Blackouts and power cuts are a common occurrence in most African countries. Business owners and individuals have had to rely on alternative power sources for years. These however come with environmental hazards. Generators, solar energy and cars mainly use lead-acid batteries which are 99% recyclable but can be deadly if the process is not done properly.
The World Health Organization (WHO) states that lead causes long-term harm in adults, including increased risk of high blood pressure and kidney damage. Exposure of pregnant women to high levels of lead can cause miscarriage, stillbirth, premature birth and low birth weight. Developing countries in South America, Asia and Africa endure these effects the most.
Africa has however been blessed by a gem that is helping with the safe recycling and regeneration of lead acid batteries at the same time promoting women empowerment. Marly Diallo founded BRT Energy, a company currently operating in Ethiopia, Ghana, Nigeria and Rwanda.
Marly Diallo was born and raised in France and has Guinea roots. She visited Guinea plenty of times in her childhood and also had several business trips to different countries in Africa in the 12 years she worked as a sales manager for a software company. During her visits she experienced a fair share of power cuts. One such experience includes staying in a 4-star hotel in Accra, Ghana where a generator had to be regularly used to back up the electricity challenge. That motivated her to start her own solution based company.
“When I started to think of the next phase for me, I wanted to do something that would impact lives.” she said in an interview with Techcabal. “Here I was selling software to large banks in a place where there was an energy problem and many were unbanked or using only mobile money. I started to draw parallels between energy, banking, and mobile network providers. It’s one thing to provide software but if there’s no energy, how will people use it?”
Diallo, who previously had no interest in batteries, first launched BRT Energy in Lagos, Nigeria, but was however more successful in Ghana and Rwanda, with Rwanda being the home of the company’s Joule Energy Lab. There she has set up a workshop for students in the field of electricity and mechanics, in partnership with IPRC Kigali Polytechnic.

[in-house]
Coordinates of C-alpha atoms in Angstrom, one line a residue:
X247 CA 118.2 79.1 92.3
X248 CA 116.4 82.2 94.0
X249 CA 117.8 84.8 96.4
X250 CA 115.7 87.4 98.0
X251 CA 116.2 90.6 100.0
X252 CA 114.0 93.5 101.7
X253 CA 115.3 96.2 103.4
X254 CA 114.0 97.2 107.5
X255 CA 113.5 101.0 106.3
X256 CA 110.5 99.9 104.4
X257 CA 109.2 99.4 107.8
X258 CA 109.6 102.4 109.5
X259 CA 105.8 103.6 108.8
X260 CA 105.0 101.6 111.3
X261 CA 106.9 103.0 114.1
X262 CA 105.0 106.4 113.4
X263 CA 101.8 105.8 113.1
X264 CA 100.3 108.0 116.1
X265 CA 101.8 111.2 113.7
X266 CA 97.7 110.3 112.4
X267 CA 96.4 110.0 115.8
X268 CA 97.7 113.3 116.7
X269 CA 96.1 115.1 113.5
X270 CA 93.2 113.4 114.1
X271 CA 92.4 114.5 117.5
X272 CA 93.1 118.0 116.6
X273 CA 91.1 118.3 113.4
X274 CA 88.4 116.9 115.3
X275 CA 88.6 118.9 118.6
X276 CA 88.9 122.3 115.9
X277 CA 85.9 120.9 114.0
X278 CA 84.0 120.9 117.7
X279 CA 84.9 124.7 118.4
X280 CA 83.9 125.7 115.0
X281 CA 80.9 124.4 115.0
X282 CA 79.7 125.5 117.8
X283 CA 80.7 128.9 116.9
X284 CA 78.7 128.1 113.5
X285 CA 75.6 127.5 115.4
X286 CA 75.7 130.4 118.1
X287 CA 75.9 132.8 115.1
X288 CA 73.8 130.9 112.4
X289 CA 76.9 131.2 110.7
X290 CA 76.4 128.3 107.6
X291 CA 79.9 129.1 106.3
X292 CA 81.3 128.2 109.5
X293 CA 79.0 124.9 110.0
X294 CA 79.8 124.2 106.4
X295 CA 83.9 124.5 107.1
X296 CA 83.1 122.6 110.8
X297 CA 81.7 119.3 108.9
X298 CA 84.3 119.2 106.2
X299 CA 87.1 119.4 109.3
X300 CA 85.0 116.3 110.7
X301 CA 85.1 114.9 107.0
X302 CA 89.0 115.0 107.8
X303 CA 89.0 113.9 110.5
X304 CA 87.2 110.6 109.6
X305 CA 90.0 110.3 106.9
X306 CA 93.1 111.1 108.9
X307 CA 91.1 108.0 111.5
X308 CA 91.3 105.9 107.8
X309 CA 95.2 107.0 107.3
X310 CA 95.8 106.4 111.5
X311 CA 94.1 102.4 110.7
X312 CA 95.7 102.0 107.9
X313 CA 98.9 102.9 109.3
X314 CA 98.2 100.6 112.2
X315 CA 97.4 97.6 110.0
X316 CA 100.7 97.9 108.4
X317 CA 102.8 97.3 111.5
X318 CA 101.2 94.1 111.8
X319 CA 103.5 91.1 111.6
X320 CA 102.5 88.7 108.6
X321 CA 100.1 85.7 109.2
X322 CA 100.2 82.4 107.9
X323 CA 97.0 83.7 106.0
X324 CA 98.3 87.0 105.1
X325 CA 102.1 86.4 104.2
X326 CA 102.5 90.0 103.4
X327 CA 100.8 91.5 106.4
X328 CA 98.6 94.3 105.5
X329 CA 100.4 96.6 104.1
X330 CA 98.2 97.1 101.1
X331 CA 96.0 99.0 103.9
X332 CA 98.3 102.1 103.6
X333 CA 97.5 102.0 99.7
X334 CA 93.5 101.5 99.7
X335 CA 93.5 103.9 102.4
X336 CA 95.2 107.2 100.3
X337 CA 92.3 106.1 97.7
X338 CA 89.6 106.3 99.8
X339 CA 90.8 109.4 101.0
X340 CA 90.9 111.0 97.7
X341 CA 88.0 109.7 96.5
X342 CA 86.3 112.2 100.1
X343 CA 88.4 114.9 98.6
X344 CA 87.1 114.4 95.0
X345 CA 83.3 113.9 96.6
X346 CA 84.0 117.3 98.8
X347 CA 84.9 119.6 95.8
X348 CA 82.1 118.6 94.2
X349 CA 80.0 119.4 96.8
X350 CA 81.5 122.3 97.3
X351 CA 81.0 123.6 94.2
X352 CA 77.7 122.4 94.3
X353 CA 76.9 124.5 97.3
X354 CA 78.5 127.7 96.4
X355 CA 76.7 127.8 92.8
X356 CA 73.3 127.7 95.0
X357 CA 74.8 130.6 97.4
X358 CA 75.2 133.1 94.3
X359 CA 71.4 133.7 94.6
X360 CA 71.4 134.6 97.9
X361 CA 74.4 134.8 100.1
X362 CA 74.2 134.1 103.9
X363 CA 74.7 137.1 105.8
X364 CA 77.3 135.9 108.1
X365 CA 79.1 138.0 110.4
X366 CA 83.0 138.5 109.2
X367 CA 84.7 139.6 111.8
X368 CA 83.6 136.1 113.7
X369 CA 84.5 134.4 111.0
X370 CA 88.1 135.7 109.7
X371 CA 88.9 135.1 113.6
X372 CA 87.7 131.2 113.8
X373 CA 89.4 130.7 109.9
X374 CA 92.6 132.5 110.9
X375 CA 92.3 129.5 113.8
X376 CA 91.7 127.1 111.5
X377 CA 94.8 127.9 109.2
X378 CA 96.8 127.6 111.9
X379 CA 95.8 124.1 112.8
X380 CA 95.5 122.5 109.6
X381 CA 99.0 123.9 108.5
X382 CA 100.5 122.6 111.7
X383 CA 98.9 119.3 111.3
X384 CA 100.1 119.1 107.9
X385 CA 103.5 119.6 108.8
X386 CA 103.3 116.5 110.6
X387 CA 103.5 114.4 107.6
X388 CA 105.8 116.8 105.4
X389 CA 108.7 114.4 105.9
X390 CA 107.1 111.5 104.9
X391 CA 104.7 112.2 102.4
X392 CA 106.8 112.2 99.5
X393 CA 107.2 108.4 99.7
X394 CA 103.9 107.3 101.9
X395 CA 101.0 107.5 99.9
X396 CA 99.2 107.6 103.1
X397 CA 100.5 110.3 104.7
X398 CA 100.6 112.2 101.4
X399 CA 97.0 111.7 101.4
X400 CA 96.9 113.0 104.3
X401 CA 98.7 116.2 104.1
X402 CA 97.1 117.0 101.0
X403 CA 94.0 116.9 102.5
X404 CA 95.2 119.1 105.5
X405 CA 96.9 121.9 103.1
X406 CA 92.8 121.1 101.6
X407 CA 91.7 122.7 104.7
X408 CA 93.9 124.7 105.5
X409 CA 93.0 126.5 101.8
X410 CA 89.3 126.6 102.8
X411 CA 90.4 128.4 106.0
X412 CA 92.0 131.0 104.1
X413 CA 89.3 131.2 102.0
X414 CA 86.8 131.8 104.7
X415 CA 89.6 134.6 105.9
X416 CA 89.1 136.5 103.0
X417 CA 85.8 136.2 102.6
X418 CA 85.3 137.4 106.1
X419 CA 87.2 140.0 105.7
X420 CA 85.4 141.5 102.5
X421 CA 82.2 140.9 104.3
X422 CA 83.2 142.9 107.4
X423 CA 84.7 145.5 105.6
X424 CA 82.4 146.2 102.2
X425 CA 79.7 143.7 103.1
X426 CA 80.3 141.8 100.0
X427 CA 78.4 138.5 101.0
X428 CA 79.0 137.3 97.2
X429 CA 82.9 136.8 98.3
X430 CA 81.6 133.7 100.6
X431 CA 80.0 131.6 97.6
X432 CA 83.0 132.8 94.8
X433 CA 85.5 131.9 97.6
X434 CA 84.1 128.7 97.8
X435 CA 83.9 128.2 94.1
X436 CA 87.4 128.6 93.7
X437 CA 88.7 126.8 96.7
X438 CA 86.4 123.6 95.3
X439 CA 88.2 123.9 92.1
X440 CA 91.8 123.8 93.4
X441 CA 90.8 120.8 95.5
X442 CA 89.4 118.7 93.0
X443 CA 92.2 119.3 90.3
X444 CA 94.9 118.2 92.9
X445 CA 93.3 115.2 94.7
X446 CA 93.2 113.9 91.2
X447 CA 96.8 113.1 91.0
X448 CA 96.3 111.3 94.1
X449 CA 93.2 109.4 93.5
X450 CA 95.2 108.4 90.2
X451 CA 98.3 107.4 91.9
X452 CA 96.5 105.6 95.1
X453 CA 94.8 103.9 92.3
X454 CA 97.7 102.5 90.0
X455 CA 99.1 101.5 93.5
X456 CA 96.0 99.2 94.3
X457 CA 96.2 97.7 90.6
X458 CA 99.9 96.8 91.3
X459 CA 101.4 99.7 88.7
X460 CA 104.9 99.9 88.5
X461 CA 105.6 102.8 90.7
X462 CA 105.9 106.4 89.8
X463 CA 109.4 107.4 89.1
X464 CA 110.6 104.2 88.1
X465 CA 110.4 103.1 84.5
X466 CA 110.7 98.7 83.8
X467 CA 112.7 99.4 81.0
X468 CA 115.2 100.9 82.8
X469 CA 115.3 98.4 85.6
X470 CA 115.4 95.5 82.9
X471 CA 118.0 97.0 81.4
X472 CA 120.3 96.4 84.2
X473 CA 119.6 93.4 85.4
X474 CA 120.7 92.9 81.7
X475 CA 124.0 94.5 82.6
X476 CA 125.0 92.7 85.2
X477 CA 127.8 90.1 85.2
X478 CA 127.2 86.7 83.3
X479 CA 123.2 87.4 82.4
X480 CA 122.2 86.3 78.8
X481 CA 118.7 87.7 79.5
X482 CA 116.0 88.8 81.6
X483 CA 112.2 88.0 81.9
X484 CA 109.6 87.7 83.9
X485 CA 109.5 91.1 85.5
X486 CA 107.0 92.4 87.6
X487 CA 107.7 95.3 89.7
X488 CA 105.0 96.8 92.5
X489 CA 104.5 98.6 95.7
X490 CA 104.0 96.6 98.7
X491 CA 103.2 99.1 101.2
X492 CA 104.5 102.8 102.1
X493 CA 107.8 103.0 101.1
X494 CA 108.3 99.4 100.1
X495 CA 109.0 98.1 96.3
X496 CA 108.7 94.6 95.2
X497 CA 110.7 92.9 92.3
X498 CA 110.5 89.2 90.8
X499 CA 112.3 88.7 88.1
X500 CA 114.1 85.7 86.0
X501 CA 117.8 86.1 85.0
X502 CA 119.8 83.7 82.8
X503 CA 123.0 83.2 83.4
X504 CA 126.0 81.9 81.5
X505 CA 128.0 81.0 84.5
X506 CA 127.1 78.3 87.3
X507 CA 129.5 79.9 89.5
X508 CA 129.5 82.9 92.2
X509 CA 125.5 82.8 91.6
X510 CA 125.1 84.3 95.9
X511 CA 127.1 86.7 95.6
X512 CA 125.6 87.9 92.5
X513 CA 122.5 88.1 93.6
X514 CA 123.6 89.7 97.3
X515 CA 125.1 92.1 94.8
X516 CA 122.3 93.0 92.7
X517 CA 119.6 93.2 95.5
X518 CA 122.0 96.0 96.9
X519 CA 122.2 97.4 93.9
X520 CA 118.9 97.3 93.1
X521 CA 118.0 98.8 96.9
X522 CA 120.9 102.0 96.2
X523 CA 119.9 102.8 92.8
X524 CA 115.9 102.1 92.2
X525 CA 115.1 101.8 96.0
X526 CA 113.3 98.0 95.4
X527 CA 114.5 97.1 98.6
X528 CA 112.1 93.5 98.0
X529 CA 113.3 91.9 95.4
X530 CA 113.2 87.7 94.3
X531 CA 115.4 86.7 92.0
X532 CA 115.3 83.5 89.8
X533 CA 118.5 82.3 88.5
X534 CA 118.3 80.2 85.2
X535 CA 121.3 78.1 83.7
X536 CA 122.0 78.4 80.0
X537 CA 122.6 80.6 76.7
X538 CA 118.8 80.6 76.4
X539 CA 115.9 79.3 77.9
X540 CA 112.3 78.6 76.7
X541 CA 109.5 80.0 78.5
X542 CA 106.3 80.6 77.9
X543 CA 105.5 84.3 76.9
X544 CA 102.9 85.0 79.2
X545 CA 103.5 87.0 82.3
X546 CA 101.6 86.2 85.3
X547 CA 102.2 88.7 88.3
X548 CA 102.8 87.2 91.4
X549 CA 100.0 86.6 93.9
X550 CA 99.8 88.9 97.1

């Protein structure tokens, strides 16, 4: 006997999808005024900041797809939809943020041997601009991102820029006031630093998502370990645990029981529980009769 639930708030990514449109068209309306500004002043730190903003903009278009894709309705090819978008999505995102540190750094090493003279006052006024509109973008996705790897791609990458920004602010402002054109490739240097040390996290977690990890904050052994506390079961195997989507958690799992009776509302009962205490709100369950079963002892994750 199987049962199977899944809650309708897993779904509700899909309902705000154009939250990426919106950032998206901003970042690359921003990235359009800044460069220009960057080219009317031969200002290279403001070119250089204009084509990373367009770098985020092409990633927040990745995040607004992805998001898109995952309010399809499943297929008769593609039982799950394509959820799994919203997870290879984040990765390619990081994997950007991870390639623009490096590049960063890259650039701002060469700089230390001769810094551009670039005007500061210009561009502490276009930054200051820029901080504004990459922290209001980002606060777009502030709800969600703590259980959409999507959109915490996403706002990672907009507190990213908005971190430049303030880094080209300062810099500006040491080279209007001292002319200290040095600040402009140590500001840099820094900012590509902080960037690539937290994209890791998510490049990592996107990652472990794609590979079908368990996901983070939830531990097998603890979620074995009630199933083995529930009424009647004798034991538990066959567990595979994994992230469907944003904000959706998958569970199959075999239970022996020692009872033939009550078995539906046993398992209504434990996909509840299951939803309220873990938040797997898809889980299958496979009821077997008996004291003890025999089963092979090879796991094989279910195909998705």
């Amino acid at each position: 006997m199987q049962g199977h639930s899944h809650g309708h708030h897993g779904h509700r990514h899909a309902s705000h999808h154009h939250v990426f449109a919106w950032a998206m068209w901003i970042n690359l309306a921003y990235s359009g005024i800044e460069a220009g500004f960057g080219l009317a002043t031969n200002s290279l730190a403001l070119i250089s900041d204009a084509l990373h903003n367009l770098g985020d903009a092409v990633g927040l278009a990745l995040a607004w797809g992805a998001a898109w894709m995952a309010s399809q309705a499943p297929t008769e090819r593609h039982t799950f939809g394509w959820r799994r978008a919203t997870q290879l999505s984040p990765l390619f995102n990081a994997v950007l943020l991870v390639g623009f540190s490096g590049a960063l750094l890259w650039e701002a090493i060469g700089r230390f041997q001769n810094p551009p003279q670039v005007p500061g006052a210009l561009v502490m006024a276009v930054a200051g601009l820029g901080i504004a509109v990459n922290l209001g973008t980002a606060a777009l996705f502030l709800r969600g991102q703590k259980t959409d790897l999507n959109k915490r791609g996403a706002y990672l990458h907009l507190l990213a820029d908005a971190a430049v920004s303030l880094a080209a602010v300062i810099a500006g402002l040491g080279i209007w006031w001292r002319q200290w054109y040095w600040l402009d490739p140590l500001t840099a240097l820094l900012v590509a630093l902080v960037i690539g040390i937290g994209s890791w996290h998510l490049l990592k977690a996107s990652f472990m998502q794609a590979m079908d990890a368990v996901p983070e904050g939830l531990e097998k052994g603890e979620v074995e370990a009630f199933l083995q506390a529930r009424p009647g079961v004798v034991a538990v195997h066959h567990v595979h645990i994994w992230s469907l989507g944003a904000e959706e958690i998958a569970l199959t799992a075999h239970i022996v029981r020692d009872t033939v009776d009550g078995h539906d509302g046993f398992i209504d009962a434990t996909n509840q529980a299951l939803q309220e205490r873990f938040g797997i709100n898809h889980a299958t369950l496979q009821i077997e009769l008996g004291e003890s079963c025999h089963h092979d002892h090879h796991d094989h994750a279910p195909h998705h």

BRT Energy offers battery assessment, regeneration and maintenance and also training to clients on how they can maximize their batteries’ lifespan.
Women are at the heart of her business as she understands the challenges of women raised in African communities full of gender stereotyping.
“We wanted to train the youth, especially women so that they learn the skills required for proper battery regeneration and we can hire them straight out of school.
“I’m a Fulani Muslim woman and thankfully I was born and raised in France but I know if I was born in Guinea my condition would have been different. This is why it is important that as we push women into leadership positions we also try to get them into these male-dominated spaces that are deemed ‘too technical’ but have a real impact on people’s lives,” she said in the same interview.
Diallo is not going back in her fight for a safer, eco-friendly environment. She is currently a member of UNITED, an association of companies fighting for issues like poverty eradication, good health and clean energy, which is in line with The Sustainable Development Goals. Diallo has also partnered with Rwandan companies to offer eco-friendly solutions to communities through either recycling or providing solar-powered refrigerators. Her company has prospects of opening a division in Senegal.
To date BRT Energy has offered battery regeneration services to forklift resellers, telecommunication companies and tower operators. Diallo is offering sustainable solutions to African communities, one battery at a time and making money from it is just a bonus, she is looking at impacting lives and elevating them.